Running a high functioning sustainable purchasing program can be a challenge for public agencies, but by providing technical assistance and facilitating collaboration between public buyers, Alameda County is able to equip jurisdictions with the tools and resources needed to use dollars already in their budget to further sustainability efforts, improve local community health, and expand the scope of impact collaboratively.


Dakota County Environmental Purchasing Initiatives: Making the Right Choices Financially and Environmentally

Organization: Dakota County, MN

Contact: Lenny Klevan Schmitz

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Abstract:

The Dakota County sustainable purchasing program has been developed and grown over the past five years to ensure the organization is making the “right” decisions for taxpayers, both financially and environmentally. The sustainable purchasing program included a variety of initiatives and strategies including:

  1. Incorporate Environmentally Preferred Purchasing language in to the County procurement Policy and obtain County Board approval.
  2. Implement Managed Print Services with follow me printing solution
  3. Work with suppliers to ensure products being purchased by County staff comply with county standards.


Closed Loop Recycled Plastics Initiative

Organization: Dell

Contact: Scott O’Connell

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Abstract:

We’re focused on winning at Dell, but winning the right way. We consider the environment at every stage of the product lifecycle starting with how a product is designed, manufactured, transported, used and ultimately managed at the end of its useful life. We realize that decisions made during product design phase can have lasting impacts. So we use the cradle-to-cradle design methodology, take ownership of products and adopt practices to make each stage of product lifecycle more sustainable. This case study is about one of innovate sustainable initiatives where Dell introduced industry’s first computer made with certified closed loop recycled plastics. As one of the primary IT companies, Dell saw it as an obligation to improve recycling rates for technology products, and with the introduction of closed loop plastics into Dell’s product ecosystem, the company challenged the status quo associated with the lack of plastics recycled in the IT industry. This program resulted in higher collection, recovery and recycling of plastics from IT products. The resin made from closed loop recycled plastics is introduced back into the new parts for Dell’s products. With this vision Dell launched electronic industry’s first computer made with third party-certified closed-loop recycled plastics in May 2014. Today, one year since we announced this initiative, our customers can globally buy several Desktops, Displays and All-in-One’s made with closed loop plastics.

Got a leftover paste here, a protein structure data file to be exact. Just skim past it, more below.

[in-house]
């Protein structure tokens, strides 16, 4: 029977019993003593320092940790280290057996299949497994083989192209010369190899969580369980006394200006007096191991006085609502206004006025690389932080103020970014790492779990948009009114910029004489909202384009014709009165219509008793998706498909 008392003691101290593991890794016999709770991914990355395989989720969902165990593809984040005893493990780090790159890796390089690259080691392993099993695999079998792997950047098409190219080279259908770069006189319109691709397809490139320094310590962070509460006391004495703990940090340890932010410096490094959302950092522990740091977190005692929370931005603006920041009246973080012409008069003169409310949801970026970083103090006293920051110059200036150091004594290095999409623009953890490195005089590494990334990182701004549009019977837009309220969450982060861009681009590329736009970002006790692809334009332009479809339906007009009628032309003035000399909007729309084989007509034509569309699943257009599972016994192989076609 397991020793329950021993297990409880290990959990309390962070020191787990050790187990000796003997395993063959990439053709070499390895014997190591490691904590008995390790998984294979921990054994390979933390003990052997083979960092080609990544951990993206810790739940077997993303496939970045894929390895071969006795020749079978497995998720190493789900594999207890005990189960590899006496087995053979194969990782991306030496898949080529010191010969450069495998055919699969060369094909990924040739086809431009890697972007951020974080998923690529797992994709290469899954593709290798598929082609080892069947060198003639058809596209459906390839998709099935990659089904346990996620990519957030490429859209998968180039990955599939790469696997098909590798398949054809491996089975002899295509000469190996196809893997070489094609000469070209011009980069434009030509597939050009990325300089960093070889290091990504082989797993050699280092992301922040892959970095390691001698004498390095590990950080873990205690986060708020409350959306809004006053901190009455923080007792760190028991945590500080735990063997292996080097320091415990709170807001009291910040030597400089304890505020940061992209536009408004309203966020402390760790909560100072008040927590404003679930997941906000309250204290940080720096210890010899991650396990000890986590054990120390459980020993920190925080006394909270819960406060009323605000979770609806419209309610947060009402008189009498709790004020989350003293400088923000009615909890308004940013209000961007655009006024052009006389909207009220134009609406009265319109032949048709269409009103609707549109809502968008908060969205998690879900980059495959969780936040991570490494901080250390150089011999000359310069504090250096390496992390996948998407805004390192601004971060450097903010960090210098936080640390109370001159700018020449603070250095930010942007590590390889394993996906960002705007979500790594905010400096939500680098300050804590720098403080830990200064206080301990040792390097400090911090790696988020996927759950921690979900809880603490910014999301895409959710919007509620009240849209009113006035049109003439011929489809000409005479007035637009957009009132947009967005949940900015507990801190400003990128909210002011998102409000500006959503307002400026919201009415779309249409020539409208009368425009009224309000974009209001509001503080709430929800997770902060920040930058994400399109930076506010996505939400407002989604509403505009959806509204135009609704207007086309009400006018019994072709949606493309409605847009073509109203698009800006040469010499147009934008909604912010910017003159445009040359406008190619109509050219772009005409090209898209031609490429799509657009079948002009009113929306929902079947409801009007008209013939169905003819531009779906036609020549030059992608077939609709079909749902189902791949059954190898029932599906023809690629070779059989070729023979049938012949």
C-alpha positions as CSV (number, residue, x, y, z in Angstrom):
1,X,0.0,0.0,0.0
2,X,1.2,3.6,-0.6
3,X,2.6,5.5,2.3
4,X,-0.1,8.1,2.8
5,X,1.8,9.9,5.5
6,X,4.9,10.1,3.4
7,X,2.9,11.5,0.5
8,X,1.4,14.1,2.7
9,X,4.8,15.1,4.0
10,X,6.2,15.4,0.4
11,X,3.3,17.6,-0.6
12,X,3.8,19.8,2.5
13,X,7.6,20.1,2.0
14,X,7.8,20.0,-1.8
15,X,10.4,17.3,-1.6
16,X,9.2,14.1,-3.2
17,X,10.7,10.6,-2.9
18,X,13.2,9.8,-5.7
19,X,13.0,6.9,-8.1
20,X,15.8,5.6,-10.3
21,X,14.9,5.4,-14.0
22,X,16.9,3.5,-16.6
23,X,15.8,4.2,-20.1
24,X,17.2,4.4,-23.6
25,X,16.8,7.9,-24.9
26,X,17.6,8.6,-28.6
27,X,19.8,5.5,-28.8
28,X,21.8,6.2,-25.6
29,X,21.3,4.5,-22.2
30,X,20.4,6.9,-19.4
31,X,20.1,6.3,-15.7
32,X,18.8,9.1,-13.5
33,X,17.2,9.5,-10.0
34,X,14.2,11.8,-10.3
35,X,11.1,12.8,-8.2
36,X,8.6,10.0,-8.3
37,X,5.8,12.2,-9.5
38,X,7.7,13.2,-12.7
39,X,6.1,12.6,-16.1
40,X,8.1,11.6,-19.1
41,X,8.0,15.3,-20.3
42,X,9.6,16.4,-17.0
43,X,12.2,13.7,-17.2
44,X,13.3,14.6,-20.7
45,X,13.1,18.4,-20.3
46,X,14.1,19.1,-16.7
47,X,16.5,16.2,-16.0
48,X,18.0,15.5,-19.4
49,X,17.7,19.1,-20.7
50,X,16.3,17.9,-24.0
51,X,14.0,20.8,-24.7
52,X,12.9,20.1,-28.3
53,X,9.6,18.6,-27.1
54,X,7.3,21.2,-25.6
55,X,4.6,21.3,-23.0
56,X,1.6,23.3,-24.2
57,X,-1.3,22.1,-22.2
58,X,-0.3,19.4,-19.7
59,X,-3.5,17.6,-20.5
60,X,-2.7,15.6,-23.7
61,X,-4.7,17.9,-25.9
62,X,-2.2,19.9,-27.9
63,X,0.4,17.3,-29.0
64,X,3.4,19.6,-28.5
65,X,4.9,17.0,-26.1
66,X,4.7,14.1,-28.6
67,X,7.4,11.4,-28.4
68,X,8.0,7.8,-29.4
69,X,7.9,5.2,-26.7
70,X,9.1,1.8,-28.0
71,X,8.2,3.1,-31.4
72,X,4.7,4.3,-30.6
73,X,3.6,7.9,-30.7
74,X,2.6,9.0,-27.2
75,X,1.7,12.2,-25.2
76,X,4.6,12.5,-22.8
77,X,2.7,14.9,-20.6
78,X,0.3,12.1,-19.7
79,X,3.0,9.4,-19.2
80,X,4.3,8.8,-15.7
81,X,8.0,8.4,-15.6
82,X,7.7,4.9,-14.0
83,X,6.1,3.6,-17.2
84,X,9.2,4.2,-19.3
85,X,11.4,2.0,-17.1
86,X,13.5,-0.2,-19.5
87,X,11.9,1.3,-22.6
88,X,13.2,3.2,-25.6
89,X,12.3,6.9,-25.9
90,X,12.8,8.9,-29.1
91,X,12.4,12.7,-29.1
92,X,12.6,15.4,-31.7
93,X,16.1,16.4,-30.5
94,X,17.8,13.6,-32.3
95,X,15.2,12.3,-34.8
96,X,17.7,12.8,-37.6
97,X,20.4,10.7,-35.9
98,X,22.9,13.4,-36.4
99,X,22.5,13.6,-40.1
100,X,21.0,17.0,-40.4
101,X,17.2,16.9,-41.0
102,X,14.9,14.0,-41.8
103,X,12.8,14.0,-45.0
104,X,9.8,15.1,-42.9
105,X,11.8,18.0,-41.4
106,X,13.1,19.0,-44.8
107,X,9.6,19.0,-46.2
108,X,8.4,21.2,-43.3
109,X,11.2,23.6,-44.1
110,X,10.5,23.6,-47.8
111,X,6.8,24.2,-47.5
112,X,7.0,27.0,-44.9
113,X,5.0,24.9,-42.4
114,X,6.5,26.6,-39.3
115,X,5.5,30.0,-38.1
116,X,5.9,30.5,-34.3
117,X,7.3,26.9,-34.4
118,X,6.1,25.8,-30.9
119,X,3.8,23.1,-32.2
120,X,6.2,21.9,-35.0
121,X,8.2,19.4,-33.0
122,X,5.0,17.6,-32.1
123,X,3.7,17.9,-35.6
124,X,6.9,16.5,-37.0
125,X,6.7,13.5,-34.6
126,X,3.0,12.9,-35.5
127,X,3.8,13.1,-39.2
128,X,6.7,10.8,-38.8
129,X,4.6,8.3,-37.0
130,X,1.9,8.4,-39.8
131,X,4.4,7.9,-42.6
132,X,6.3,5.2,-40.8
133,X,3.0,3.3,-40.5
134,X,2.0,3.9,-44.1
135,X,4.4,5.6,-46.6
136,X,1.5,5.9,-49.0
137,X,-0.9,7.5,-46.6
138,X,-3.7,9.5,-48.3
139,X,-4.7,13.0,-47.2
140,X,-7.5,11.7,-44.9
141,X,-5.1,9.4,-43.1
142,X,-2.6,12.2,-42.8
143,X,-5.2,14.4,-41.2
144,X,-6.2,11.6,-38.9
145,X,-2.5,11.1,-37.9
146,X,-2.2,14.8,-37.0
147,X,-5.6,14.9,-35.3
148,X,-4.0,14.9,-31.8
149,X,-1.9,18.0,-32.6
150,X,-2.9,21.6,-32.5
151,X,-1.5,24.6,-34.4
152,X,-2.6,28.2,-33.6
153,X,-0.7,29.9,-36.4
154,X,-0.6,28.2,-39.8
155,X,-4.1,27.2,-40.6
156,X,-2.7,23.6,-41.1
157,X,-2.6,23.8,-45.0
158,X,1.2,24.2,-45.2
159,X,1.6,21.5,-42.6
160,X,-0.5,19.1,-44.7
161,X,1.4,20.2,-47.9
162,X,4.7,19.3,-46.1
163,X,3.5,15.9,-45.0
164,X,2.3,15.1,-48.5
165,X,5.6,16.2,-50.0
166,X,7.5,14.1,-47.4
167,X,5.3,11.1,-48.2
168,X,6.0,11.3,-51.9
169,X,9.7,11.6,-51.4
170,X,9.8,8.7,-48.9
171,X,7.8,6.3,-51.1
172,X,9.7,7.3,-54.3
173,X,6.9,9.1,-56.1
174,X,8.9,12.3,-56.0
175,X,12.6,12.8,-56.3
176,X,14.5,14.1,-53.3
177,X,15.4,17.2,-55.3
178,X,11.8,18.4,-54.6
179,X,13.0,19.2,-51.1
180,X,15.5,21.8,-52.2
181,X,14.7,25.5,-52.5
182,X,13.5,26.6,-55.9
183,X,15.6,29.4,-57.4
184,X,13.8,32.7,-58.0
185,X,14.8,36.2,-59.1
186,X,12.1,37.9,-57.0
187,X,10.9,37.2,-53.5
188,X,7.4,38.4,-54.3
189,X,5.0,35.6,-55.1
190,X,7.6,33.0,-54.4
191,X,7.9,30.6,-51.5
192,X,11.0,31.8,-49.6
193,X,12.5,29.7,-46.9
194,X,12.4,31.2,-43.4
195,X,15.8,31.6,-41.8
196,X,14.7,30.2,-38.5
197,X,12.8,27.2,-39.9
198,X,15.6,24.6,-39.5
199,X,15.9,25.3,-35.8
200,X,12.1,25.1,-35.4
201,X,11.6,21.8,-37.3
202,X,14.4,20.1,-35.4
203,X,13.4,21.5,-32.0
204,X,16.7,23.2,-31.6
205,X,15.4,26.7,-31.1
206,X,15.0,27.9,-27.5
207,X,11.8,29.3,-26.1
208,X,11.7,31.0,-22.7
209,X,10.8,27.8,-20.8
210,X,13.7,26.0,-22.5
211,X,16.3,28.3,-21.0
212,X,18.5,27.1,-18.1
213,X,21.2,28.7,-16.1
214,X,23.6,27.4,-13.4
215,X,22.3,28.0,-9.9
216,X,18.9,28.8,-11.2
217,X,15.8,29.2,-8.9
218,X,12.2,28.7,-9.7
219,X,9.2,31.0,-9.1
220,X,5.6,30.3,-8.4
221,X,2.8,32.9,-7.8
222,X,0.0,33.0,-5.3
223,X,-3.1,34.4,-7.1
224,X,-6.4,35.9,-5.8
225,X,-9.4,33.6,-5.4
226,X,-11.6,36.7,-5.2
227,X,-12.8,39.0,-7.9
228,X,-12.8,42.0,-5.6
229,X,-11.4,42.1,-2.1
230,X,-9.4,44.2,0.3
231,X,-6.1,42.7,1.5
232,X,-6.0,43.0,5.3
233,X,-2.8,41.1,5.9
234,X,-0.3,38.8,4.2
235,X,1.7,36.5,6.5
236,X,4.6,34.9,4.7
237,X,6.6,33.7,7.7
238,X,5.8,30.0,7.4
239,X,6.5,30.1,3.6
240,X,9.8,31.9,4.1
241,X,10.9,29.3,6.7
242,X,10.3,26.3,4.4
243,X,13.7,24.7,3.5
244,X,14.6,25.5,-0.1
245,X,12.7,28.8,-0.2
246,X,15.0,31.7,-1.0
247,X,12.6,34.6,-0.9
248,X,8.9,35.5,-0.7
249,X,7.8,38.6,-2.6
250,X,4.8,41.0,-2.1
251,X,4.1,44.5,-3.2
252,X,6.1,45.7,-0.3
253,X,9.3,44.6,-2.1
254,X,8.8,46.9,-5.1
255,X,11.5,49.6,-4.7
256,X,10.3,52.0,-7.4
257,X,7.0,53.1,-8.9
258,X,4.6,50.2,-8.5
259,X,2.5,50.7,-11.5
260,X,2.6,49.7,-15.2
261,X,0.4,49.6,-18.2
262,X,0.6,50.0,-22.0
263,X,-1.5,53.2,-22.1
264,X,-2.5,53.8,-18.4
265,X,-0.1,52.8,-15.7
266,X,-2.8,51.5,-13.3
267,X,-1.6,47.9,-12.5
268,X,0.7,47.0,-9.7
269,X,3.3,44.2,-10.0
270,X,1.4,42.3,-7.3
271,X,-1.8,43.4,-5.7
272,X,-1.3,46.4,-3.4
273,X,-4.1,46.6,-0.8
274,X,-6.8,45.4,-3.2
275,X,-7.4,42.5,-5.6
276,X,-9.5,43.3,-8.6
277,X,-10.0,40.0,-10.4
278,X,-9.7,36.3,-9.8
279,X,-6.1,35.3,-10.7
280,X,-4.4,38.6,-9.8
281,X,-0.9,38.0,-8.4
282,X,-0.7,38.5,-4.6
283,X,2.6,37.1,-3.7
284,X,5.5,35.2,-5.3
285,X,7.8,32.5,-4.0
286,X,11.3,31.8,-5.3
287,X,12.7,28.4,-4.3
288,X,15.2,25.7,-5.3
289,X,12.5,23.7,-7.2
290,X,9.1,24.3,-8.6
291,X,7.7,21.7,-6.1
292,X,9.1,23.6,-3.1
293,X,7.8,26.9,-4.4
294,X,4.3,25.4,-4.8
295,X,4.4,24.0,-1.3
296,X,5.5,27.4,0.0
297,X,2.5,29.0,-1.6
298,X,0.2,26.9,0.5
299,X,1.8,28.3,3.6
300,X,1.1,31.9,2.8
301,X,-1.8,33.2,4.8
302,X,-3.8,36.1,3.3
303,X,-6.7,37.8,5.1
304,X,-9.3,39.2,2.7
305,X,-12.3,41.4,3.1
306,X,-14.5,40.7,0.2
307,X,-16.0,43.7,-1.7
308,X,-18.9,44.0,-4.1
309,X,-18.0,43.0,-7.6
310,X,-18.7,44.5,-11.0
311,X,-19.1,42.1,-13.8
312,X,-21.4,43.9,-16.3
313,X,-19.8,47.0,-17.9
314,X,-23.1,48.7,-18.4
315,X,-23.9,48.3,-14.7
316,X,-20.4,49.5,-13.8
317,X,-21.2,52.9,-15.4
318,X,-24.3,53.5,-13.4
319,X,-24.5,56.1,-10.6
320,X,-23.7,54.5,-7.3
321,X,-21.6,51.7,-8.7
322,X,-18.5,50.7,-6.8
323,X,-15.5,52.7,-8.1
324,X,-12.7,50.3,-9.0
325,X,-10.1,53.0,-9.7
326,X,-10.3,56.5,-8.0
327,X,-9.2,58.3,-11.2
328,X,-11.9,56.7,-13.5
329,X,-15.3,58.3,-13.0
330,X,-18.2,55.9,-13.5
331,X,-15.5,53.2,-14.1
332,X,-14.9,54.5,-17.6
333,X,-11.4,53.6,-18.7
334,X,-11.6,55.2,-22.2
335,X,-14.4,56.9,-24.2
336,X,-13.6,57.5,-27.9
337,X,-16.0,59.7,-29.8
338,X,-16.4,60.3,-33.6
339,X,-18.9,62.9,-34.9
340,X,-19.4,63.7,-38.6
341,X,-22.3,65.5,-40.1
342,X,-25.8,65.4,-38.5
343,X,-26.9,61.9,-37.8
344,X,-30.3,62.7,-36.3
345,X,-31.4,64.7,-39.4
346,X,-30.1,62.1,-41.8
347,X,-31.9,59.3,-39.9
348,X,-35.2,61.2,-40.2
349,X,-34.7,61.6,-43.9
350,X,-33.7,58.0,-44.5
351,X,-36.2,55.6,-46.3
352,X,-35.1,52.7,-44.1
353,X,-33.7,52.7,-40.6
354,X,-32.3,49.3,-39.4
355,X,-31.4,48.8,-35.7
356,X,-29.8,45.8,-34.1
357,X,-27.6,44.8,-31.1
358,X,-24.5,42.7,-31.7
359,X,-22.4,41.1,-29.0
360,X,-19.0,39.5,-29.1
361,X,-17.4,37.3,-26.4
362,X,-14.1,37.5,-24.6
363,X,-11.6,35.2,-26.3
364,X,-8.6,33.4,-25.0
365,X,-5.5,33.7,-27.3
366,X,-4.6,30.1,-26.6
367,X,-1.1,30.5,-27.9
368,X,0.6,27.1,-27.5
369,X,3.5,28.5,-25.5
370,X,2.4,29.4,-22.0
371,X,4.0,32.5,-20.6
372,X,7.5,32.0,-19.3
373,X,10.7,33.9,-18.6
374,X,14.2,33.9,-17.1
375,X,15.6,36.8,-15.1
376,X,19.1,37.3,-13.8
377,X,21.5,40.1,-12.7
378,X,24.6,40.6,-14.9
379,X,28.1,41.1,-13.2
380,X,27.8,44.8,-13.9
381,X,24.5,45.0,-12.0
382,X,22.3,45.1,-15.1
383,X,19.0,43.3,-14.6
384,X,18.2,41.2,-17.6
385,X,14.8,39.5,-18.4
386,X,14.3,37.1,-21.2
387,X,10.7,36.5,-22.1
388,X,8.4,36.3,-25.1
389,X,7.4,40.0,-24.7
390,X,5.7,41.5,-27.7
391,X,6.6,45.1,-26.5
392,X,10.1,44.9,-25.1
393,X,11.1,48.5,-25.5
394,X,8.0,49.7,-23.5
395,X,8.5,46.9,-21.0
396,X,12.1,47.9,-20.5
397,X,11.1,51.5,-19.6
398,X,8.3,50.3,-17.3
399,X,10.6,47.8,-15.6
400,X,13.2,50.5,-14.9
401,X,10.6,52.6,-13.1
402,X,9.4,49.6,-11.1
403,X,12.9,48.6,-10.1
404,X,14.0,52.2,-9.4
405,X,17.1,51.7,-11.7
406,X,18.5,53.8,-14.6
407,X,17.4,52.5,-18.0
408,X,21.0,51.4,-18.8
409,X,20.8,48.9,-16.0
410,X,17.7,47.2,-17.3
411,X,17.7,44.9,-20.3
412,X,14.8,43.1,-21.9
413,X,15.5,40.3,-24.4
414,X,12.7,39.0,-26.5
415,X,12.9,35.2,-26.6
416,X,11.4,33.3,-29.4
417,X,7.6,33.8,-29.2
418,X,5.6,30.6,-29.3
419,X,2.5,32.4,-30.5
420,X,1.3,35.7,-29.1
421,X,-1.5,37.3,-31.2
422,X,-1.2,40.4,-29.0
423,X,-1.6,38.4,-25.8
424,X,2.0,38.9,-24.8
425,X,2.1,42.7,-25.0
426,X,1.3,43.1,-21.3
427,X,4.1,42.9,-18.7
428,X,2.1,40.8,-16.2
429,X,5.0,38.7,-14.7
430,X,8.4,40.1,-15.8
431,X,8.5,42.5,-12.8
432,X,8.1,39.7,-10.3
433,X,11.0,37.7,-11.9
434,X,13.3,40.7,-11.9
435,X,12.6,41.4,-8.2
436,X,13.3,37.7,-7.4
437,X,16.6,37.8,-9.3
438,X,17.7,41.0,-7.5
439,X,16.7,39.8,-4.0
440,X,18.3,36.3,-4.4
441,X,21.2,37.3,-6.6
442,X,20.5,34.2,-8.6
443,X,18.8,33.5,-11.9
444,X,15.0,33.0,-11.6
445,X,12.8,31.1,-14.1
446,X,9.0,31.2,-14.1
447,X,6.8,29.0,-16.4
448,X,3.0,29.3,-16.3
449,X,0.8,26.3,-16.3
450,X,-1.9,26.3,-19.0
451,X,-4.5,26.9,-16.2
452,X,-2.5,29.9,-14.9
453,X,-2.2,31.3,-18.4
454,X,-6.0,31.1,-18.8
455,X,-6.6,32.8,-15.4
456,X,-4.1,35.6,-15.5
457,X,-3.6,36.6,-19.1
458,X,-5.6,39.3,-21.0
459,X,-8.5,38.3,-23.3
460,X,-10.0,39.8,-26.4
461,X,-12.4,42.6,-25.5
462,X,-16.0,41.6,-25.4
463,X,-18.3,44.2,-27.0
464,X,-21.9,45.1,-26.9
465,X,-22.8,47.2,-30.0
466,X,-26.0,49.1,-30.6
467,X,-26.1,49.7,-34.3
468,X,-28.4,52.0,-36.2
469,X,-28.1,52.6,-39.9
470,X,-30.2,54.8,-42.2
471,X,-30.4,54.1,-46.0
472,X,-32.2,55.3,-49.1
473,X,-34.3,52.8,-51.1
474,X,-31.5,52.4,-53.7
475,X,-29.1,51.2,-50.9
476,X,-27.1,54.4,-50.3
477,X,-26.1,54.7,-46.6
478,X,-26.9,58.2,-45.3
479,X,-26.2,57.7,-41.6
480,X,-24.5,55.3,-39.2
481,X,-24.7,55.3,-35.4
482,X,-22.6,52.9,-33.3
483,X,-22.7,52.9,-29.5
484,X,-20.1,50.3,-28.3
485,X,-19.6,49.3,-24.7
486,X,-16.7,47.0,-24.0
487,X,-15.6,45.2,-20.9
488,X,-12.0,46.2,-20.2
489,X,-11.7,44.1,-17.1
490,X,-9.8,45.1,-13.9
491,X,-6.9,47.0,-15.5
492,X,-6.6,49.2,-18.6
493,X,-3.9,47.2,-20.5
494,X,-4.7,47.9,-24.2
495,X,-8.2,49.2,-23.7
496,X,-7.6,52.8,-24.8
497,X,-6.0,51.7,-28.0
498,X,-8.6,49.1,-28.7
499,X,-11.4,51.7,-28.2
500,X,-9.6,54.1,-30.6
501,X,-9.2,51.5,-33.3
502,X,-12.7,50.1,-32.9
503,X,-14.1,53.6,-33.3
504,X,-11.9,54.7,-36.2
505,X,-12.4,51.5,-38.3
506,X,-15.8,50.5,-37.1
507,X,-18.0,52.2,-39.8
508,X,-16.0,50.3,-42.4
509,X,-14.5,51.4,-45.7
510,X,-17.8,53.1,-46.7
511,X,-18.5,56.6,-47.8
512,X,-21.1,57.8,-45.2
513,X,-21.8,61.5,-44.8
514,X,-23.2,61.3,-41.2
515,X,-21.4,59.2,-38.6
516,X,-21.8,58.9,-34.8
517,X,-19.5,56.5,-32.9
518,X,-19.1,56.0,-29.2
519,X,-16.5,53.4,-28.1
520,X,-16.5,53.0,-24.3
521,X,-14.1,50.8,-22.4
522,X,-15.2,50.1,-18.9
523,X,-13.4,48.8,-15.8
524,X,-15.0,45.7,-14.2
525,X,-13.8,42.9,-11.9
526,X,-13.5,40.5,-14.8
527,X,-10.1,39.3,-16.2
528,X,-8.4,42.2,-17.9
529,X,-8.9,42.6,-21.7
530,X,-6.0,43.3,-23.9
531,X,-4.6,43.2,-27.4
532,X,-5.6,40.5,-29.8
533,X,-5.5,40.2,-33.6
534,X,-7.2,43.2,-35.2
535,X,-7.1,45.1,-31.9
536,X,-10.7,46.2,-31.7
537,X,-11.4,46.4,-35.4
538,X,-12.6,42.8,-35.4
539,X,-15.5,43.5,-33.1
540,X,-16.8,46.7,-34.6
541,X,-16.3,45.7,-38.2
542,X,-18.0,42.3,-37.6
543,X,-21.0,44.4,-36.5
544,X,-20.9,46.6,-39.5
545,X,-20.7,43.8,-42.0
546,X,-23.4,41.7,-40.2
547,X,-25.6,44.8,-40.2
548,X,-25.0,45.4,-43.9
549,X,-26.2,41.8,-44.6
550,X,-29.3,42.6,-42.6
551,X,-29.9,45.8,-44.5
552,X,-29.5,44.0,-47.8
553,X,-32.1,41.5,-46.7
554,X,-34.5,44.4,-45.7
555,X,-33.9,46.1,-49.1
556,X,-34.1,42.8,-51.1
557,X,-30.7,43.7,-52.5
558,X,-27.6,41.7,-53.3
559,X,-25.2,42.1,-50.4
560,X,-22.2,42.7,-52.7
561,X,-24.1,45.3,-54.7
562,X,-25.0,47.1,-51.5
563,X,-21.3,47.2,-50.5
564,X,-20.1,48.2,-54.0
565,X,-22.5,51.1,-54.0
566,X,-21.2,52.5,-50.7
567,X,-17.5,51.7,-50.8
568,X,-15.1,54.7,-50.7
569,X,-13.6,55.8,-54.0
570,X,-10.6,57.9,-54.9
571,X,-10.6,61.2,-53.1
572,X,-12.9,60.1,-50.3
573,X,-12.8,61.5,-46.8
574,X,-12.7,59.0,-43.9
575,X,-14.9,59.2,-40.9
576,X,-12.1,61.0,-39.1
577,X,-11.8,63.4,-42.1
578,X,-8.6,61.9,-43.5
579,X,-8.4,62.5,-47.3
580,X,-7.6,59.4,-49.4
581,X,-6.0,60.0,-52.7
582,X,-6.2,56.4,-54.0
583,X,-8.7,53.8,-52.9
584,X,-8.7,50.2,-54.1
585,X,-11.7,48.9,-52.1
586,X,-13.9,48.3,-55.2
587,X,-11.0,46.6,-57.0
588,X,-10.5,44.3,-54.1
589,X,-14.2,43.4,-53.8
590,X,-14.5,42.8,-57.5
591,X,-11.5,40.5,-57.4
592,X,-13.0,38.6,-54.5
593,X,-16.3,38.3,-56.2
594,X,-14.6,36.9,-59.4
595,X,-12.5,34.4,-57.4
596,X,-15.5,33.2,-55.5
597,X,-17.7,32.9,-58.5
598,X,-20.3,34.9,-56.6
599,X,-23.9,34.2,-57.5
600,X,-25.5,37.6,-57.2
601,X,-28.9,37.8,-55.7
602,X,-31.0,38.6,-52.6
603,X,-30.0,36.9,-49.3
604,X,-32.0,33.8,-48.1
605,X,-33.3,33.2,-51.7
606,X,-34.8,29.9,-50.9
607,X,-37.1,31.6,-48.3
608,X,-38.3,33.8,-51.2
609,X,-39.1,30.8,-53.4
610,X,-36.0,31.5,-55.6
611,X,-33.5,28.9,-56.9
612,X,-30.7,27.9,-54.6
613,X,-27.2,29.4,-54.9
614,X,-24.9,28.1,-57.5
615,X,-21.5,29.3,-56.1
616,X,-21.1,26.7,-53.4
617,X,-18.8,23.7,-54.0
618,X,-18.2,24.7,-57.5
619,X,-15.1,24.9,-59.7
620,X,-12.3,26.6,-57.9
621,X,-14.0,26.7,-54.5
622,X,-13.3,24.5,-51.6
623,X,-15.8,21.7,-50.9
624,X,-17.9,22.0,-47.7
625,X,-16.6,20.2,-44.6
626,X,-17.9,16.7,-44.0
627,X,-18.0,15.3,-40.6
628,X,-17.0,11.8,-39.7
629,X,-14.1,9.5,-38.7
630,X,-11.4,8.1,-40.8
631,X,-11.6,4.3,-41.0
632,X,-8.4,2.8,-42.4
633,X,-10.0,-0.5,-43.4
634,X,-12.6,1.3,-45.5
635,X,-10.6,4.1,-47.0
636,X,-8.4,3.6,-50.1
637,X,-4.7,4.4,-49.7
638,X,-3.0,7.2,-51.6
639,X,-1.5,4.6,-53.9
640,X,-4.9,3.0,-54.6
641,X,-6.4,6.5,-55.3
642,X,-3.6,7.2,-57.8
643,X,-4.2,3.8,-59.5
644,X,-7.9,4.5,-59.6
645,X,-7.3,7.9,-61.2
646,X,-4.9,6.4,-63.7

National and State Level Leadership in Sustainability Cohort to pilot the SPLC BENCHMARKS tool

Organization: Department of General Services

Contact: Devika Singh

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Abstract:

Initiating Leadership is a continuous cycle of improvement. The Department of General Services (DGS) serves the state as its business manager. In pursuing our commitment to sustainability and excellence, we sought to measure the maturity of our sustainable purchasing and the programs under its umbrella. The state is able to measure its leadership to other state’s programs by participating in the National Association of State Procurement Officials (NASPO) Cohort to pilot Sustainable Purchasing Leadership Council (SPLC) BENCHMARKSM tool. A second Cohort was released to ask California state departments to measure the maturity of internal procurement operations. Comparing sustainable public procurement (SPP) strengthens SPP globally, creating a shared understanding of the possibilities and opportunities for improvement, thus establishing a framework for specific actions: With the above mentioned guiding principles in mind, DGS sponsored California Cohort to pilot SPLC BENCHMARKSM tool last year. A philosophy that emphasizes inclusion, planning, and clear thinking derived from SPLC guidance. The approach is both analytical and pragmatic, and features the goals, strategies, and results listed below.